On Rekindling the Art of Conversation

Do you ever feel like the art of conversation is fading fast thanks to social media?

I've been thinking a lot lately about how much harder it is for me to delve into a good conversation, especially with someone I've just met. I feel like I used to be much better at it during my days as an events director, when I had lots of opportunities to engage in conversation at our events. My team and I worked hard to make sure chamber of commerce members got their time and money's worth out of our events. We placed icebreaker questions on tent cards on every table, and committee members stood at the ready, greeting everyone and giving special attention to making wallflowers feel at home. I learned a lot in those days about the art of conversation, and networking in ways that didn't feel slimy or salesy.

Fast forward to becoming a blogger social media professional. While I embraced my digital native nature five years ago, nowadays I feel like I'm un-learning and re-learning what it's like to be a normal, offline human being. I think everyone has a digital breaking point, and I reached mine recently. I spend way too much time in front of a screen, and the list of things it's doing to my body, mind and soul far outweigh the benefits. I sit too long. My neck, shoulders and fingers get sore from holding and looking at my phone, or typing on my laptop on the couch (which I am doing right now. :/)

I lay in bed staring at my phone even though I'm dead tired and should be trying to sleep. I have a (imaginary?) twitch from wondering if I've missed anything since the last time I was online - which probably wasn't too long ago. I write about how bloggers are sometimes awkward in real-life despite a shiny online personality - then I wonder if I'm one of them too. Most of all, I lean on my phone to get me out of those uncomfortable social situations that should be challenging me to have conversations with people. Those precious skills I built in my chamber of commerce days have sat dormant for way too long. I let myself get away with being a real-life social asshole just because I let myself get comfortable being social only online. I know many of you do too, and we gotta stop!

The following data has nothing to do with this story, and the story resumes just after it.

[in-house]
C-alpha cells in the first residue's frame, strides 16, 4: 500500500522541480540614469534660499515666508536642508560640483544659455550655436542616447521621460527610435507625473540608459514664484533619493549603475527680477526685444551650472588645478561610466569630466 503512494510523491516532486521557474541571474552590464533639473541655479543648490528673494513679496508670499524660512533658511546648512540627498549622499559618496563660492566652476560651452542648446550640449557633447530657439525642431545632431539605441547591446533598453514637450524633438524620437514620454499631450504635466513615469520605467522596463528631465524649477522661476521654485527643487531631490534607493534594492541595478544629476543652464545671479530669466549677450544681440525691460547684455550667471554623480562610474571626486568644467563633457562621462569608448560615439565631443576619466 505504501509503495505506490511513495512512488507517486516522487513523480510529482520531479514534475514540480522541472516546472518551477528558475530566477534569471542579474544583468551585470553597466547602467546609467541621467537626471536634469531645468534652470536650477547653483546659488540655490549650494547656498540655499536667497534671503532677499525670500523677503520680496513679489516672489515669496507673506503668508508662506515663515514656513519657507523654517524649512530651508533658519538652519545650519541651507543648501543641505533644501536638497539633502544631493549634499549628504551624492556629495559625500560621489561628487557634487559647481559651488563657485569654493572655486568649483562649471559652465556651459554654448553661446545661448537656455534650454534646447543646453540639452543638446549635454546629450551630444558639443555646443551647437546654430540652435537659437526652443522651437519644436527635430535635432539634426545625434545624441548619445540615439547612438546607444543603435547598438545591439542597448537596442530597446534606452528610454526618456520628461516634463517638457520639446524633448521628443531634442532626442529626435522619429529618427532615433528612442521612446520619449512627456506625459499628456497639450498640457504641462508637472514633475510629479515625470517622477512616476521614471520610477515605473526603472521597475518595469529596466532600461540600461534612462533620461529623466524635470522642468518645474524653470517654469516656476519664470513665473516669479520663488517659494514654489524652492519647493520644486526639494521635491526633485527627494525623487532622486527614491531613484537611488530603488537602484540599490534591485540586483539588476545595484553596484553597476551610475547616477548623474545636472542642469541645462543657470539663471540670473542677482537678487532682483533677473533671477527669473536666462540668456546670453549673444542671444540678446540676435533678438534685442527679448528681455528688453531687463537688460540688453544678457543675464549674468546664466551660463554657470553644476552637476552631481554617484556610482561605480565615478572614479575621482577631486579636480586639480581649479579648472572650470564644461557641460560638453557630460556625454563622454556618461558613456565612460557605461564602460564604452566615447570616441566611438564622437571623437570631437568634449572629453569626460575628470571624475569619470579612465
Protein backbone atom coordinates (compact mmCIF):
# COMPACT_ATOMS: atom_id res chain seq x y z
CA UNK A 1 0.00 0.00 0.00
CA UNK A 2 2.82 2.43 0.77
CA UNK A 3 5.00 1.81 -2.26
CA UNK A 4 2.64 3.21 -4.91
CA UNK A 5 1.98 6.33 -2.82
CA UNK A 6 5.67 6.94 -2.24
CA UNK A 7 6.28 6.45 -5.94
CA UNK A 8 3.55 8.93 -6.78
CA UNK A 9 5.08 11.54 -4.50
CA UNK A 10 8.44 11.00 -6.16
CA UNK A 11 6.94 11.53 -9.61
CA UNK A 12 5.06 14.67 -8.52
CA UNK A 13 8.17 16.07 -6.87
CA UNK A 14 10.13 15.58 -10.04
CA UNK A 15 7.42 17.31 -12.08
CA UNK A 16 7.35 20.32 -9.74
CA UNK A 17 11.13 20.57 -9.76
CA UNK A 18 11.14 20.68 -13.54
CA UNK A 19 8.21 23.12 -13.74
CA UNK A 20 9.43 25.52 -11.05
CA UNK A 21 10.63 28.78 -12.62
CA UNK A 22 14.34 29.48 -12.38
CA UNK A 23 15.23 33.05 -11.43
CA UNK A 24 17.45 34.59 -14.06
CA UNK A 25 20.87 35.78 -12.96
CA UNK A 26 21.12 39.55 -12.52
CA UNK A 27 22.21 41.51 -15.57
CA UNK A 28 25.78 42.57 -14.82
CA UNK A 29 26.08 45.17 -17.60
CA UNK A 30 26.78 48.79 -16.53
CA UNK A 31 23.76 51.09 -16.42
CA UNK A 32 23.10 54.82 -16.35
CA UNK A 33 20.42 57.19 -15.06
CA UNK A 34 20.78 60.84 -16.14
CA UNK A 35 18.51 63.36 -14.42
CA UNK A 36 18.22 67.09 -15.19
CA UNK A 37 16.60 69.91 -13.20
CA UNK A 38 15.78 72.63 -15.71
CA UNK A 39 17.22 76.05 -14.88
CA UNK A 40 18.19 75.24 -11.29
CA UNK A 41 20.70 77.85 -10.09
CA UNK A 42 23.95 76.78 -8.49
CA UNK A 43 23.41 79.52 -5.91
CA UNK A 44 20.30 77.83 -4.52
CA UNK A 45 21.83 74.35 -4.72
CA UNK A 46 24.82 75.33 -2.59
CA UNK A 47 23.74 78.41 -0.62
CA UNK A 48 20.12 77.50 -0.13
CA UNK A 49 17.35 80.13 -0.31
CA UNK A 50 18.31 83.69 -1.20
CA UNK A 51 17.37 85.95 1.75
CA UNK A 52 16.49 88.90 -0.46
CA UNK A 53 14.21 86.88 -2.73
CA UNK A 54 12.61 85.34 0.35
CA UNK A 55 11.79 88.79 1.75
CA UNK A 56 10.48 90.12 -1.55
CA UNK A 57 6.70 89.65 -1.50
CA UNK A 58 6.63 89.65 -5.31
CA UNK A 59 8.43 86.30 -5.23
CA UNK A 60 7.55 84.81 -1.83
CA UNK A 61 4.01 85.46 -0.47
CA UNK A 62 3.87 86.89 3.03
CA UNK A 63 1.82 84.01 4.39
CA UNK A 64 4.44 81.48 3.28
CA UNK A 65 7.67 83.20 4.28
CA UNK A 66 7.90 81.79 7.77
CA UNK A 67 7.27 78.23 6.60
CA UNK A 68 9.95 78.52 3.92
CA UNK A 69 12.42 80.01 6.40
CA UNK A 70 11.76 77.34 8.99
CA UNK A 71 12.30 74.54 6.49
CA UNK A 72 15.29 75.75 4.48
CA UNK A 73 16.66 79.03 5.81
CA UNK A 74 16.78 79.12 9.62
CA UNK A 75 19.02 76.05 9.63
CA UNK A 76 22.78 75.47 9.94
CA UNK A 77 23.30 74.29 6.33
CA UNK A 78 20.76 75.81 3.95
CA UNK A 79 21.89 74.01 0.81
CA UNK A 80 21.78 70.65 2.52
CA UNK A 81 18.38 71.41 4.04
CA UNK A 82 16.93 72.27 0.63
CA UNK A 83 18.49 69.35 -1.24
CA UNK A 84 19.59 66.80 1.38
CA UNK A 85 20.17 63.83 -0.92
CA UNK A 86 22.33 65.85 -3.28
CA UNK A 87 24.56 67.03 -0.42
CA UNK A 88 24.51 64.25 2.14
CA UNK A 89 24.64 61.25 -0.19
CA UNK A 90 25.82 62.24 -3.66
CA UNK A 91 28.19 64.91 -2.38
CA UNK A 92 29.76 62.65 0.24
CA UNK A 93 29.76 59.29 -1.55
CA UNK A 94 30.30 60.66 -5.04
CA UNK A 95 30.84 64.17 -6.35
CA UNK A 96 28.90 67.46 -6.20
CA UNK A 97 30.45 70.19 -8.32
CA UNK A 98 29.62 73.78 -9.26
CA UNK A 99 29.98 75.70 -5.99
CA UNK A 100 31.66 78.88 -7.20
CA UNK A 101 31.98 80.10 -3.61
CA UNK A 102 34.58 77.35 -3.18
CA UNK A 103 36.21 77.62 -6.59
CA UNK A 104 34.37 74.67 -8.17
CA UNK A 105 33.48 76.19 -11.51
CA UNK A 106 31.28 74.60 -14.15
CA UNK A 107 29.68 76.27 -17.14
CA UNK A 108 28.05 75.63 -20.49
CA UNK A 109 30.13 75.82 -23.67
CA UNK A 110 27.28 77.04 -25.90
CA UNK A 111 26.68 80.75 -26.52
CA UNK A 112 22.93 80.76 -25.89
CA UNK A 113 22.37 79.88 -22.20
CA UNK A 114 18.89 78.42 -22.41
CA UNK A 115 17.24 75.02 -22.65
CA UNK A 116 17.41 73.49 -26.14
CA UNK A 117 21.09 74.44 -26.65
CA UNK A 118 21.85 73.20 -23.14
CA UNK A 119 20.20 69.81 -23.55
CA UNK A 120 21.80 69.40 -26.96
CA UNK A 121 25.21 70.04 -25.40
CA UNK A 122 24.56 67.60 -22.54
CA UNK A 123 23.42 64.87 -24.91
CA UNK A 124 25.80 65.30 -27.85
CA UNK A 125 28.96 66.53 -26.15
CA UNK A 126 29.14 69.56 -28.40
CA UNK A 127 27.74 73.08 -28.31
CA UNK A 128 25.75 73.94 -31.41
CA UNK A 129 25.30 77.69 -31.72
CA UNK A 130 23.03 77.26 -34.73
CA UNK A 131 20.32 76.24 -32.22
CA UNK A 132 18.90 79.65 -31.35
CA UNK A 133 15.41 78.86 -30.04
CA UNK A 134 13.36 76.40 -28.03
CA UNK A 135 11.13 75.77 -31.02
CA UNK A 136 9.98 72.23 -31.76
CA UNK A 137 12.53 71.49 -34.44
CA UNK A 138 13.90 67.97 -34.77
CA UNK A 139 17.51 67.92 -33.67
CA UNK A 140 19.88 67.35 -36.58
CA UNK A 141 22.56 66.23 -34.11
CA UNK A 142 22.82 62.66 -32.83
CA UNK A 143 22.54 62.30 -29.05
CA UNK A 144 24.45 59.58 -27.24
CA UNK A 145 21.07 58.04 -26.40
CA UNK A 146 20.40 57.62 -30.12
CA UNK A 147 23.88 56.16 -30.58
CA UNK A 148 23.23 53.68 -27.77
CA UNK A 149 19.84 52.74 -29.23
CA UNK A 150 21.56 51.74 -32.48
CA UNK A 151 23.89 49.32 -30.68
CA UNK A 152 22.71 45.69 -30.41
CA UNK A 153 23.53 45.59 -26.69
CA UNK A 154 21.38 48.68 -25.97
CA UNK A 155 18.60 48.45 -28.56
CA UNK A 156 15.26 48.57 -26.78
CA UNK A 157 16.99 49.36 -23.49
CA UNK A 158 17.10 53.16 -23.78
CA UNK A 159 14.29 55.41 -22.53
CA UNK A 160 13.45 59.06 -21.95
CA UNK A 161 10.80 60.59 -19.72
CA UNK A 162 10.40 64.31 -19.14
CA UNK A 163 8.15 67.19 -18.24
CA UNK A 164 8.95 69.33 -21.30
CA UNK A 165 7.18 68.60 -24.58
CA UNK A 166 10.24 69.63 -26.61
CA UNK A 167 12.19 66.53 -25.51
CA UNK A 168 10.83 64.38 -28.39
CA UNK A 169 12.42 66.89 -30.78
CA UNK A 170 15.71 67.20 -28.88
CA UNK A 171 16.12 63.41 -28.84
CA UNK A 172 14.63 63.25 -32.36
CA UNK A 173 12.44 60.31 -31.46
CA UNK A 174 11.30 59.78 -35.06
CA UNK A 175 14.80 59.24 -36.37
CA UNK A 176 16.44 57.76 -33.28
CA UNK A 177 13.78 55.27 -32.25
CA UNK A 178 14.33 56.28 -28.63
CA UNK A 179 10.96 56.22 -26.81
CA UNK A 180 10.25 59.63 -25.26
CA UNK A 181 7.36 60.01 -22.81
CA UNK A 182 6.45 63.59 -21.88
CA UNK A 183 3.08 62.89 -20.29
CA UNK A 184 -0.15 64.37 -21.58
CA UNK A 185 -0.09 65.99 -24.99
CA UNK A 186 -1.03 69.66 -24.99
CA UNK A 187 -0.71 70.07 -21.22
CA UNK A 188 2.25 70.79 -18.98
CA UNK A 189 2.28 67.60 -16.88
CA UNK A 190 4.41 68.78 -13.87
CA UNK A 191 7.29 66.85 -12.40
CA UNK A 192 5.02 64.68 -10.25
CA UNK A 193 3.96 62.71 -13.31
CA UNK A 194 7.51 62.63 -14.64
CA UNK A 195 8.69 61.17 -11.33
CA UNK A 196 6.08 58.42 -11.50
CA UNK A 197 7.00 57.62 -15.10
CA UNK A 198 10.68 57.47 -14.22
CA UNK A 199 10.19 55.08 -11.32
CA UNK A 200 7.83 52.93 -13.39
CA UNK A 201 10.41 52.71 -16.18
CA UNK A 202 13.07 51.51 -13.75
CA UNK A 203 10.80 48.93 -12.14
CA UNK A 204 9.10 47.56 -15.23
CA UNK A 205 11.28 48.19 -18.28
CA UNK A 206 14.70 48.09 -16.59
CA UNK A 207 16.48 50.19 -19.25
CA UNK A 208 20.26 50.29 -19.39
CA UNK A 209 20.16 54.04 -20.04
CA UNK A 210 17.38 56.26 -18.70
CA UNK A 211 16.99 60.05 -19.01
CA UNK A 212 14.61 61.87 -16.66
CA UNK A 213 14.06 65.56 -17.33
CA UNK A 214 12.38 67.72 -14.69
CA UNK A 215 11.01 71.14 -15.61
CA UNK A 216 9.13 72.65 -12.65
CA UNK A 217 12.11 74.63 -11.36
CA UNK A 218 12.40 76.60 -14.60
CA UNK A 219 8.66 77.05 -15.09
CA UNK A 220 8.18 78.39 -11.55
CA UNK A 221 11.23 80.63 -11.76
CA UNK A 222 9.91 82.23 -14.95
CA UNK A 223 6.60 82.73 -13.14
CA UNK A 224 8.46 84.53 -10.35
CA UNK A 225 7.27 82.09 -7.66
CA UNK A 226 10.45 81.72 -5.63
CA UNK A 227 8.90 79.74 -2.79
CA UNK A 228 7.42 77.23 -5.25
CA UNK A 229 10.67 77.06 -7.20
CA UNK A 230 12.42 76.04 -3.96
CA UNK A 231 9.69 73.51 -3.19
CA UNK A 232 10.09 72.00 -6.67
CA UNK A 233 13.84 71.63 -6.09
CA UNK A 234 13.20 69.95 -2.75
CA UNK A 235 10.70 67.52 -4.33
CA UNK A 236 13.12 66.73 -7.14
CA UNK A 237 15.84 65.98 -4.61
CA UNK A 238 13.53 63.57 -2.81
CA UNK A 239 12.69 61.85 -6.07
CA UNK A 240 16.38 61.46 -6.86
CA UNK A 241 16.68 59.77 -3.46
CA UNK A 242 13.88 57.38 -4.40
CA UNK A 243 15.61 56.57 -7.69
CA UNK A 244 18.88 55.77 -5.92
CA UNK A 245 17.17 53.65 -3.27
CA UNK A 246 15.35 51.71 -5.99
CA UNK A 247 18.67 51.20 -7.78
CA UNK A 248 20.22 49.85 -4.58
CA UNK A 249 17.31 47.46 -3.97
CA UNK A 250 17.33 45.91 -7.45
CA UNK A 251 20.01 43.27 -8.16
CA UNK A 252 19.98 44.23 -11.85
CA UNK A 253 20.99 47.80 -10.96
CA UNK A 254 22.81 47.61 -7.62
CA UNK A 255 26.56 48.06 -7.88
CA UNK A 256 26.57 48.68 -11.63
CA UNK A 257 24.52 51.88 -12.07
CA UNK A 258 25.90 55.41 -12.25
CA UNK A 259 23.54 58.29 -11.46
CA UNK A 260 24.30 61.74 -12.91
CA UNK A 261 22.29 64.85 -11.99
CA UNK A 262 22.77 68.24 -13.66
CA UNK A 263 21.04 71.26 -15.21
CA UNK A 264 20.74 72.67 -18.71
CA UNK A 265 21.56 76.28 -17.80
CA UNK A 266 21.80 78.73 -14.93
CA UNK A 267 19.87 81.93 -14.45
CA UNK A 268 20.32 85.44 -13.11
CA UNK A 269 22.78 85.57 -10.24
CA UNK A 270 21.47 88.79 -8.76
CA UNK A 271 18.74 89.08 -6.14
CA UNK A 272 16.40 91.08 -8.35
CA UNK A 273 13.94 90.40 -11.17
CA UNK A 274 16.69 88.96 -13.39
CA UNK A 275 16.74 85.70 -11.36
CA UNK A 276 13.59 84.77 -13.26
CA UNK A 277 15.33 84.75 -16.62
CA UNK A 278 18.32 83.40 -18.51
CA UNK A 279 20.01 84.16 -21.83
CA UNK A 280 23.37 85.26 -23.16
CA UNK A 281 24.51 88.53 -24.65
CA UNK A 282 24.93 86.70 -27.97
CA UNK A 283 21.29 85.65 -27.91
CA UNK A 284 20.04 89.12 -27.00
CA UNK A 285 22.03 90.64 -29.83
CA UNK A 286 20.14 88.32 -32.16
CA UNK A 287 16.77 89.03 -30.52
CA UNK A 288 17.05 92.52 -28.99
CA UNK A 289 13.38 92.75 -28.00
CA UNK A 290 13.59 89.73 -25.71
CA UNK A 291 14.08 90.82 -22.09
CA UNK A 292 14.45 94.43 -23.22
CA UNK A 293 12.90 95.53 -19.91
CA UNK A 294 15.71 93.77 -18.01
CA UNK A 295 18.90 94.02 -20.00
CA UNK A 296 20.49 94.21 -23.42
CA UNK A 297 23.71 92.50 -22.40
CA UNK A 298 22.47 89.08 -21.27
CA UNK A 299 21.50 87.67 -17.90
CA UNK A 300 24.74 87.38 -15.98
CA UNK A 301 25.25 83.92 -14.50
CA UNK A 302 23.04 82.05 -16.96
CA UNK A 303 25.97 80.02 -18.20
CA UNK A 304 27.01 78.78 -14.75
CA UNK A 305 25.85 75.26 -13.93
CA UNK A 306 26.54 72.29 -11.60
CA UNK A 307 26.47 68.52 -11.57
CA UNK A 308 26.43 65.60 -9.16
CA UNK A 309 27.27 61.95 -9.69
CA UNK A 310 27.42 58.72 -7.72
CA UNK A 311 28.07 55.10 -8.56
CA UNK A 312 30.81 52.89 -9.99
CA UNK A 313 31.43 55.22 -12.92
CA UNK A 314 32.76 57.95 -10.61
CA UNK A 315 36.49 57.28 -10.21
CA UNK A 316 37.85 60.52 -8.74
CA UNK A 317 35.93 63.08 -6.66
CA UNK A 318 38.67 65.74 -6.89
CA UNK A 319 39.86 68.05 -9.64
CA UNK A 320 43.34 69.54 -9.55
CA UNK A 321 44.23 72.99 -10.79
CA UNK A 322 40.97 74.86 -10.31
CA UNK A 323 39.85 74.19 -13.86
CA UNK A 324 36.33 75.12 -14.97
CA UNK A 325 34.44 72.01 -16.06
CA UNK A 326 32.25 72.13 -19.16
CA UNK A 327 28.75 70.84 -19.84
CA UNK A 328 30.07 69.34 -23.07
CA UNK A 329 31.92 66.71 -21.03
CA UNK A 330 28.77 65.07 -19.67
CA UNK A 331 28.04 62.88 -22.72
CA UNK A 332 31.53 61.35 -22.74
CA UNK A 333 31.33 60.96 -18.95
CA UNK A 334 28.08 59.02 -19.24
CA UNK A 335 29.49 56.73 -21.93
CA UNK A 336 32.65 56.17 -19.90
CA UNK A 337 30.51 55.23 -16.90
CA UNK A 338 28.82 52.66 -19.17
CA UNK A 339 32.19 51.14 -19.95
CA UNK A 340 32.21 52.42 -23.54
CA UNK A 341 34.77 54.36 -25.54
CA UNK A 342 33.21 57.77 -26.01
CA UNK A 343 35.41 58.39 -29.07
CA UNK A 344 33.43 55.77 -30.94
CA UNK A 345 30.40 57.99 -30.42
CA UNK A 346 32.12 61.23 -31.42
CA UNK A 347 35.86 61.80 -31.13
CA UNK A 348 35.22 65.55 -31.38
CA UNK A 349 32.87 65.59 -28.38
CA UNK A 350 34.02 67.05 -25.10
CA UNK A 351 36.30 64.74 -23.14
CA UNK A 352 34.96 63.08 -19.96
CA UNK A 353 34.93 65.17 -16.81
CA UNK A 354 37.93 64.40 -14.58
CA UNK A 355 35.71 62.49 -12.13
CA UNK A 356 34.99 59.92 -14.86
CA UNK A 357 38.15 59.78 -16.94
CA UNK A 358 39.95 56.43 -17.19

Image via Pinterest

Yesterday I made the conscious effort to chat with everyone I came into contact with. At the grocery store. At the coffee shop. My friend Hilary hosted a workshop that was part yoga, part discussion group. Hilary, a group of ladies I didn't know and I sat on our yoga mats for almost three hours, talking about what brings us peace, what we need more of and how we can all support each other. It got us out of our comfort zone in many ways - addressing what we need for our selves rather than always trying to help and give to others. I told the group I loved making connections like these - offline, real-life, one-on-one conversations with no expectations and judgment. I also recently started re-reading Darcy Rezac's Work the Pond just to get back into the mindset of positive networking (& yes, there's a positive way to do it.)

It's a long road to finding that sweet balance between living a digital life while not forgetting to be present offline too. The important thing is to start on that road!

Do you have any recommendations for books or resources on the art of conversation? I'd love to hear them!